Lawmakers introduce legislation to boost American 5G efforts
A bipartisan group of House lawmakers on Friday introduced legislation to financially boost American fifth generation, or 5G, wireless technologies following concerns that Chinese telecommunications groups such as Huawei or ZTE pose national security threats.
The USA Telecommunications Act would set aside $750 million within a grant program overseen by the Department of Commerce’s National Telecommunications and Information Administration (NTIA) to help support the deployment and use of 5G networks in the U.S.
The bill would also establish an advisory committee that would include the Federal Communications Commission (FCC) and other federal agencies as well as representatives from the public and private sectors to advise on the grant funding.
Sponsors of the bill include House Energy and Commerce Committee Chairman Frank Pallone Jr. (D-N.J.) and ranking member Greg Walden (R-Ore.), along with Reps. Brett Guthrie (R-Ky.) and Doris Matsui (D-Calif.).
“The ‘USA Telecommunications Act of 2020’ will encourage more competition in the network equipment market and help lower costs for trusted equipment over the long term,” the sponsors said Friday in a joint statement. “By promoting a more competitive market of trusted alternatives to suspect 5G equipment, we can more easily secure our critical networks and bring like-minded countries with us.”
The legislation is meant to provide funding to counter the influence of Chinese telecom groups like Huawei and ZTE on 5G systems. There has been strong bipartisan pushback against the two companies from both Capitol Hill and the White House over the past year, with the Department of Commerce essentially blacklisting Huawei by adding it to its “entity list” in 2019.
Beyond this step, President Trump signed into law multiple pieces of legislation last month that ban use of federal funds to purchase Huawei equipment. The FCC classified both Huawei and ZTE as national security threats late last year and unanimously banned U.S. telecom groups from using FCC funds to purchase equipment from the groups.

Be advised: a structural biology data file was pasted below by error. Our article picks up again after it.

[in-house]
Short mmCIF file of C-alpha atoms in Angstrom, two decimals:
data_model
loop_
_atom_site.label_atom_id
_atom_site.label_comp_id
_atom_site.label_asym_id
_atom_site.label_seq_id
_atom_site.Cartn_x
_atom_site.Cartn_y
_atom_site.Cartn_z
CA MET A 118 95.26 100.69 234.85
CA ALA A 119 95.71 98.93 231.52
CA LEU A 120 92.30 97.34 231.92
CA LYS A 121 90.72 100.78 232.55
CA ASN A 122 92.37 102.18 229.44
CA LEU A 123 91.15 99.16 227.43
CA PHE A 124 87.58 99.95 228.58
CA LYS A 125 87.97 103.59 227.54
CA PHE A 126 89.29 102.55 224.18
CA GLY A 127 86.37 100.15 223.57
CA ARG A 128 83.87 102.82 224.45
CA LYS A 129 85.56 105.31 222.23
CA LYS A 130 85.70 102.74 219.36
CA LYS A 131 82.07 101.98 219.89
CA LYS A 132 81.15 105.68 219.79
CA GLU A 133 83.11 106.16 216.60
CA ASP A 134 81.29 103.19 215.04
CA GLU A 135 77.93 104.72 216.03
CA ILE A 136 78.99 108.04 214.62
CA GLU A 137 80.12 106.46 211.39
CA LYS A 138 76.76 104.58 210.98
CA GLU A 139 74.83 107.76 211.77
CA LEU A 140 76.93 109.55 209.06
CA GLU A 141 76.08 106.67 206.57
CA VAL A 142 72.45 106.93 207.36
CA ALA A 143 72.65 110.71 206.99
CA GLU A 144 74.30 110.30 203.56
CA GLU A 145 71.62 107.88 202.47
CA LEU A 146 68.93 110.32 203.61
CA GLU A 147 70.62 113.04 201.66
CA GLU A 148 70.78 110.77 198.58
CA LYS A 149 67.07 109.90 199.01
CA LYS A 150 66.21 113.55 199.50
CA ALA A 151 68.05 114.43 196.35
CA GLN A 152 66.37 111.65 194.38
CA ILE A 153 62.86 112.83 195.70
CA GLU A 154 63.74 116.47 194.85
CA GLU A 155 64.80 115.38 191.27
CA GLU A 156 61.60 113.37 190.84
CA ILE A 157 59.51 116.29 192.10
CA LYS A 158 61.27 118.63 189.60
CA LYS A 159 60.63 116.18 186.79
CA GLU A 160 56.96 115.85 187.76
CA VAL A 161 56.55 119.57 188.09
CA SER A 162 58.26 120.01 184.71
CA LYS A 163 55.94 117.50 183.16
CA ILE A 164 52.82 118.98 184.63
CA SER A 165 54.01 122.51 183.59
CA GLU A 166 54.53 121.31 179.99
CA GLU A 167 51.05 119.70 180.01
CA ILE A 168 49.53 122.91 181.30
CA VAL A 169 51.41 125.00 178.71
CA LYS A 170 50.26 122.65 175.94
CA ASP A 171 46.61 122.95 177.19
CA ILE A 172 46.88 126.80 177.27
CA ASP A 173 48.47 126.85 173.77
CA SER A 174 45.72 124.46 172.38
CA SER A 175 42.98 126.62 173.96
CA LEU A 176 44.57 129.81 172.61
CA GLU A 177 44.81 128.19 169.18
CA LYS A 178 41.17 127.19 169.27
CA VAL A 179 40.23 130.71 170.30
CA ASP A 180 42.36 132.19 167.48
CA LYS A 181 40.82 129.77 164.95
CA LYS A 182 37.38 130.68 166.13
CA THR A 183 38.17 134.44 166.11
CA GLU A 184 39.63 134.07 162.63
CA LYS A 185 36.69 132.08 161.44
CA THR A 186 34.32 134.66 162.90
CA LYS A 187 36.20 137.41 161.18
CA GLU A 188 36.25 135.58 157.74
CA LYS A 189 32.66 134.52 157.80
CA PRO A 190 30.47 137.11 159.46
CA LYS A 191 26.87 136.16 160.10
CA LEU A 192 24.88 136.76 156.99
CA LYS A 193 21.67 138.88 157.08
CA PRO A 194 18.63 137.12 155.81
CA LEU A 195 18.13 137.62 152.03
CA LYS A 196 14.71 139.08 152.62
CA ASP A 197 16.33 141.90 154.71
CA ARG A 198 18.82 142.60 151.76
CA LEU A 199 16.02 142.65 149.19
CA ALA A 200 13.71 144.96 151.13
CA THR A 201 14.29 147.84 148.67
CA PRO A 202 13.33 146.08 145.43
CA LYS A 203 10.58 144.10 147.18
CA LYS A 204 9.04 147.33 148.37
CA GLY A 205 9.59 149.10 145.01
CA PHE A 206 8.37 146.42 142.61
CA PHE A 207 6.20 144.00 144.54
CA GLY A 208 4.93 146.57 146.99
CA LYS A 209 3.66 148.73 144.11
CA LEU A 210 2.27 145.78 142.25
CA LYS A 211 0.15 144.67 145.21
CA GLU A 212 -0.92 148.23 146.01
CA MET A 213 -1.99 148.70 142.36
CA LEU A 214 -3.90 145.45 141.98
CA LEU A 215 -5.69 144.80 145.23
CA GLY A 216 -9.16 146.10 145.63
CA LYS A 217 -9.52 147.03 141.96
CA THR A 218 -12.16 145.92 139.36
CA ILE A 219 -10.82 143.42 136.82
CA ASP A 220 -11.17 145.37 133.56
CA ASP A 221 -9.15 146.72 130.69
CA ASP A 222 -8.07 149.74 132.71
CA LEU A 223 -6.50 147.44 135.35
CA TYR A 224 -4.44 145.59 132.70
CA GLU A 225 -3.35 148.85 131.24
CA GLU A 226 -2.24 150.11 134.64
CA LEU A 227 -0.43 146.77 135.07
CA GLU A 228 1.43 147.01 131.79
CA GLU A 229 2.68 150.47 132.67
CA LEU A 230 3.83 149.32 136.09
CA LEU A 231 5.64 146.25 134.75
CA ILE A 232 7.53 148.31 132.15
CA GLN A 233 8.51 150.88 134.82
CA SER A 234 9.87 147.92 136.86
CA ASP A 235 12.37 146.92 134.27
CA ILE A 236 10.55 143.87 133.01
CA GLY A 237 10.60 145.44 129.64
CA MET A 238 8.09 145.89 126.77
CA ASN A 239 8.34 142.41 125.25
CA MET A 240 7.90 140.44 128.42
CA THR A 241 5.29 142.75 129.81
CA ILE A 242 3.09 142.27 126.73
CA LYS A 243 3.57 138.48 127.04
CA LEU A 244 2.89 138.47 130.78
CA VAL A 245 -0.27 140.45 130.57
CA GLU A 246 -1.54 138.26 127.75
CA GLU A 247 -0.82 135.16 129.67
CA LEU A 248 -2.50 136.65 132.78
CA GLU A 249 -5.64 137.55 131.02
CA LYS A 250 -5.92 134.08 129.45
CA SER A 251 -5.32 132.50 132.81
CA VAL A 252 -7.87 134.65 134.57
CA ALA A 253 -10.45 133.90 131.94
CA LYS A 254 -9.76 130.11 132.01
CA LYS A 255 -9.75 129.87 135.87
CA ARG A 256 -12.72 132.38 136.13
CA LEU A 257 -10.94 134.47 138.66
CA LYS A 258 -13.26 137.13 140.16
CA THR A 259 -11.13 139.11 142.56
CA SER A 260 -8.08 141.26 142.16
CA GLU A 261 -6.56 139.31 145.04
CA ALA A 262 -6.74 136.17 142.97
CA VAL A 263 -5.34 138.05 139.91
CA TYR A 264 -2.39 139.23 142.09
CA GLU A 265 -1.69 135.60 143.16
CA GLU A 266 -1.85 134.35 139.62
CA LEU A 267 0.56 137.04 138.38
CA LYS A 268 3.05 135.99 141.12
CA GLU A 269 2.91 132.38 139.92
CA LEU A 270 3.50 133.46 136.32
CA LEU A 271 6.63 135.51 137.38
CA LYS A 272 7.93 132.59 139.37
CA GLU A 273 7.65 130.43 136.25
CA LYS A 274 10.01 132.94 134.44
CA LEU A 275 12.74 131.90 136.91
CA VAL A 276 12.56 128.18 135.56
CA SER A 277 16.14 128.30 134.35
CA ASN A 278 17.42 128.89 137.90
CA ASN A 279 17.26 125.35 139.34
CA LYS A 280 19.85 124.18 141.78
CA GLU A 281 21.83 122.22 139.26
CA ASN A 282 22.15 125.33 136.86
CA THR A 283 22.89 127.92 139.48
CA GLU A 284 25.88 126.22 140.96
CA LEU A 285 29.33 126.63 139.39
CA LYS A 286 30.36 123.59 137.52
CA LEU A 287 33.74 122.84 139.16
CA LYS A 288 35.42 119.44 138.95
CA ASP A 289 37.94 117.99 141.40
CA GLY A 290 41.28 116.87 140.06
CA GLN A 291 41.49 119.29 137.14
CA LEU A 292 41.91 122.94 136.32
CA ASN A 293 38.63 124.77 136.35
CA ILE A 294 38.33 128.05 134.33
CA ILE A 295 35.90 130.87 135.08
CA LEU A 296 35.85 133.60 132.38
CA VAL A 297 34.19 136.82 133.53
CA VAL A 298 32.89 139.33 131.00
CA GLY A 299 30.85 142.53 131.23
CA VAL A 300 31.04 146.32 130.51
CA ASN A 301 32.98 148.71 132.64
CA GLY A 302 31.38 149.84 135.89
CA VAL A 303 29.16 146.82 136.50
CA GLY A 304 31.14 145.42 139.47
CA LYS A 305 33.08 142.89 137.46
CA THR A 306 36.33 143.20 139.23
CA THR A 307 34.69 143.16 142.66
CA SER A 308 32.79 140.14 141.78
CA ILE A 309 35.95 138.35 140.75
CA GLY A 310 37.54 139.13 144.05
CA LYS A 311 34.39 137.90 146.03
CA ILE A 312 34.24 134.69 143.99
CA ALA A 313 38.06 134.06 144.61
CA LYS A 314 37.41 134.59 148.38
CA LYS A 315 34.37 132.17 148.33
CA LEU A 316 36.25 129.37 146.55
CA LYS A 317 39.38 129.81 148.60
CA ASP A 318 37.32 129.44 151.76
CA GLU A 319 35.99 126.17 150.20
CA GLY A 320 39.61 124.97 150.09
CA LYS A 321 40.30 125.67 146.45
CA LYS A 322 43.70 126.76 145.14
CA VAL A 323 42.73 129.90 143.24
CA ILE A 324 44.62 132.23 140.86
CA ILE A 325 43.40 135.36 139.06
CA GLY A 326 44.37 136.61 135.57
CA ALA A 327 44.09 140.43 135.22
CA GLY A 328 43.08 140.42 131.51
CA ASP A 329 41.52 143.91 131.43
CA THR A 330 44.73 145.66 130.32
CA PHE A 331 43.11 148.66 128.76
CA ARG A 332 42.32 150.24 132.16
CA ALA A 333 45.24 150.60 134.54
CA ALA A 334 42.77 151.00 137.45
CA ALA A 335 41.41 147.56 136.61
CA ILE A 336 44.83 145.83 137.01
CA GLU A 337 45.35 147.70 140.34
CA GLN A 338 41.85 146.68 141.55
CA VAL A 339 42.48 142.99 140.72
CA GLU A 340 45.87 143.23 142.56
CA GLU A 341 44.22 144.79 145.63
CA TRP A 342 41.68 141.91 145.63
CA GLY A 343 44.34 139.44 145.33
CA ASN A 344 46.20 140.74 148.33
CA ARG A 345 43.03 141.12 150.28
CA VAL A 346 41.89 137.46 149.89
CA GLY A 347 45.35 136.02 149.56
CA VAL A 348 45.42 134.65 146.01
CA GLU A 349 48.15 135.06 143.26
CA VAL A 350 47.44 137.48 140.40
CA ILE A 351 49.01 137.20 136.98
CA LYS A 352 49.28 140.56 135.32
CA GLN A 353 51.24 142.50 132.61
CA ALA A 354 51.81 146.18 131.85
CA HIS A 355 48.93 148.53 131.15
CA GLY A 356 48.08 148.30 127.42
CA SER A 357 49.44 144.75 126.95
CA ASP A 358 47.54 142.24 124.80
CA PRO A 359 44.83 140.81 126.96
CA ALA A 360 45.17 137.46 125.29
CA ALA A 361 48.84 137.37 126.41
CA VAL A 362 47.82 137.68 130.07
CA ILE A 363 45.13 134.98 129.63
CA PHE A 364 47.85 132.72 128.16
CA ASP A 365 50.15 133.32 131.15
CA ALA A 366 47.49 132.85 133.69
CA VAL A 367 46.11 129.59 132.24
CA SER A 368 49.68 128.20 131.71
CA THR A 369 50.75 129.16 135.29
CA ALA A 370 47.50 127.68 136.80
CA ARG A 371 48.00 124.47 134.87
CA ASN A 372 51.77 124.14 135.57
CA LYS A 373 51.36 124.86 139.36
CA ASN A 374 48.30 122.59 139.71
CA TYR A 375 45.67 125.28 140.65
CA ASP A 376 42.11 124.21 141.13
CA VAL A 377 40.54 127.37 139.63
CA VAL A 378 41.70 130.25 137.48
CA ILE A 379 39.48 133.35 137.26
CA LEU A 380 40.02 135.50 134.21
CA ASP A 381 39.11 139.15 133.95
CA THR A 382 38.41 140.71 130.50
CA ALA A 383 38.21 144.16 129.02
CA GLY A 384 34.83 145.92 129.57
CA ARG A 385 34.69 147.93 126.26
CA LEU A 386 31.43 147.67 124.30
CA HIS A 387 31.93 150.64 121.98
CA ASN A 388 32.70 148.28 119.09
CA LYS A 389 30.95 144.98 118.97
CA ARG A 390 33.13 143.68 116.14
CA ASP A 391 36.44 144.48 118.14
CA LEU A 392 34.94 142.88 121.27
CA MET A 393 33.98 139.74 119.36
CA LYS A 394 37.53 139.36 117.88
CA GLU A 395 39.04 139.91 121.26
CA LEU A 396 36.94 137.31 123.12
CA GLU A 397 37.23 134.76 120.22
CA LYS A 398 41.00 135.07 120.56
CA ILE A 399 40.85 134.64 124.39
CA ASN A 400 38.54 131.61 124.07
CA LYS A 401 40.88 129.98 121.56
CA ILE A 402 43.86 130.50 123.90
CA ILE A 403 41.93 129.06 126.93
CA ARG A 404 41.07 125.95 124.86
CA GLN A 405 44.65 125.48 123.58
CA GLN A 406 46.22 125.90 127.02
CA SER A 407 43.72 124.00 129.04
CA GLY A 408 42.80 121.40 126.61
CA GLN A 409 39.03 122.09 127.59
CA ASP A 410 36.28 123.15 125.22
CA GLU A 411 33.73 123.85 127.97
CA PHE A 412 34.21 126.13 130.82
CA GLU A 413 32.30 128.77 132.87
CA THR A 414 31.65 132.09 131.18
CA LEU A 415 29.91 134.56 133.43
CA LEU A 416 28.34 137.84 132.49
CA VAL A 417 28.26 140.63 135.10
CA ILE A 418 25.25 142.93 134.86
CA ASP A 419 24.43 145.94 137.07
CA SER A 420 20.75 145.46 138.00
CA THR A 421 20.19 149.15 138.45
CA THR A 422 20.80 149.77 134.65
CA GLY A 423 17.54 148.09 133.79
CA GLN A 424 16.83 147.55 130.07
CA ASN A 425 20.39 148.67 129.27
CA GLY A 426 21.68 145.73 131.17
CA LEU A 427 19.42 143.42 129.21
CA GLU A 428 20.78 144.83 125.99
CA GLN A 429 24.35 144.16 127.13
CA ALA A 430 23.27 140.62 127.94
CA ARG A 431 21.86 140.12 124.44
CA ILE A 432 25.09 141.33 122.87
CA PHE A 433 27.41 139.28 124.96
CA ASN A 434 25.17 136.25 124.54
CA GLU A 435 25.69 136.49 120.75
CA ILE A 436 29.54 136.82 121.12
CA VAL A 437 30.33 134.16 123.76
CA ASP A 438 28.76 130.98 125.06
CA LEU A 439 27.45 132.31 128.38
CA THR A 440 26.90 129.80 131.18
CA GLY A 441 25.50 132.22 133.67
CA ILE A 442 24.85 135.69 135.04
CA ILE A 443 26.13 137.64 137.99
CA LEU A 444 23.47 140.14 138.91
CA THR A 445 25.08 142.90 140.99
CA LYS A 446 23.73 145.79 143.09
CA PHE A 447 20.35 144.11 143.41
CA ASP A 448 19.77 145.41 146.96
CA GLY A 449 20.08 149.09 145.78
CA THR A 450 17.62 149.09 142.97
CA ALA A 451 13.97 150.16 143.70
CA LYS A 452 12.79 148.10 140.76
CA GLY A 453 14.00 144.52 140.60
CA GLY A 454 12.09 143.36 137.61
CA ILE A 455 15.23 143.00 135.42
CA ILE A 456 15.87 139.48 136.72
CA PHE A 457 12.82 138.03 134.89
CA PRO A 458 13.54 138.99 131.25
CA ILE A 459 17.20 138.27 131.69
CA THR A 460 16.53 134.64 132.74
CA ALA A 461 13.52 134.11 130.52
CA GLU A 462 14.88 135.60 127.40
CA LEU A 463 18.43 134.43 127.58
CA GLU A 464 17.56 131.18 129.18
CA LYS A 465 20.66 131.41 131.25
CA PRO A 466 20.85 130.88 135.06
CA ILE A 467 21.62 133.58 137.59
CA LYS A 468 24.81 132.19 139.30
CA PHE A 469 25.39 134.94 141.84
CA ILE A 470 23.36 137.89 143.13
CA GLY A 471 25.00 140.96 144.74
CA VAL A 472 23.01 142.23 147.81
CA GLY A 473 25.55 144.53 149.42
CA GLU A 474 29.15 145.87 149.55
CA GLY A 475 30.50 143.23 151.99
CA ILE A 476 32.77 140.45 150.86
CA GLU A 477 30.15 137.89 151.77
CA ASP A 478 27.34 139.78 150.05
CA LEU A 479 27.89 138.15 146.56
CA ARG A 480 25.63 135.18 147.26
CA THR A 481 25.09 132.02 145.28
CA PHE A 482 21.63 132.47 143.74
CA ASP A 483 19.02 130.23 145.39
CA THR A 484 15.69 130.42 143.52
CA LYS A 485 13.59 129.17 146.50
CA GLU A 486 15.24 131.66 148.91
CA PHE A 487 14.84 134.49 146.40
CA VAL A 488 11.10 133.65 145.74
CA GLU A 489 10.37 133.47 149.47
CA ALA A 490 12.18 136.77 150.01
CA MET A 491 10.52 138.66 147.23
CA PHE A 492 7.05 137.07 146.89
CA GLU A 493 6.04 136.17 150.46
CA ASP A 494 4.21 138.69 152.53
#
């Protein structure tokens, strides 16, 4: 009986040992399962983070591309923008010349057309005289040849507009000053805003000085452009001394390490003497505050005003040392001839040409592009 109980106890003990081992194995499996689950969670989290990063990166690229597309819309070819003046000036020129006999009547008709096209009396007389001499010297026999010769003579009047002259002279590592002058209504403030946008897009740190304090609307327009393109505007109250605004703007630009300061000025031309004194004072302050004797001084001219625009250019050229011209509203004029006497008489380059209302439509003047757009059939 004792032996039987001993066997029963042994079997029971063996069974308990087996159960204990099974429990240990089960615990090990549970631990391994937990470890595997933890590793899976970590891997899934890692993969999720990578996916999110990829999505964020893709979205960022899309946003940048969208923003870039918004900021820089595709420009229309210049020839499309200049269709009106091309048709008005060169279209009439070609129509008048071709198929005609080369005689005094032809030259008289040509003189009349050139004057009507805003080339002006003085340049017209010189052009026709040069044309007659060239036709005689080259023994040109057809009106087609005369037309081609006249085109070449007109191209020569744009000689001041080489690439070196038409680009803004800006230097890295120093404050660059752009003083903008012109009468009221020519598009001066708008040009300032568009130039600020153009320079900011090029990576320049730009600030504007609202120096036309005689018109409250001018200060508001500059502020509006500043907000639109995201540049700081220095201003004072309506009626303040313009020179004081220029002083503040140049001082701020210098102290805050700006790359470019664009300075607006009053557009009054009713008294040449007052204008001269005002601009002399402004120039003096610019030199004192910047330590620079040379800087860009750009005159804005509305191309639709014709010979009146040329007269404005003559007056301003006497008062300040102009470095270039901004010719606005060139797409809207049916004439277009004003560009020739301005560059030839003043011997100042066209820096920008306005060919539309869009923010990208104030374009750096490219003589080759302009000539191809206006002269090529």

Concerns around Huawei, which is the largest 5G equipment manufacturer in the world, have stemmed from a Chinese intelligence law that requires companies and citizens to participate in state intelligence work if requested, including sharing data with the government. Huawei has consistently pushed back against accusations of espionage.
The House sponsors pointed to concerns around Huawei and ZTE in promoting the new legislation, particularly in light of the fact there is currently no major American 5G equipment alternative.
“Congress took strong action to protect our communications networks against foreign interference from dangerous companies like Huawei and ZTE,” the sponsors said. “Now, we must follow that up by promoting equipment and technologies that can ensure a more diverse, sustainable and competitive supply chain for America’s 5G networks.”
The same bill was previously introduced in the Senate in January by lawmakers including Senate Intelligence Committee Chairman Richard Burr (R-N.C.) and ranking member Sen. Mark Warner (D-Va.).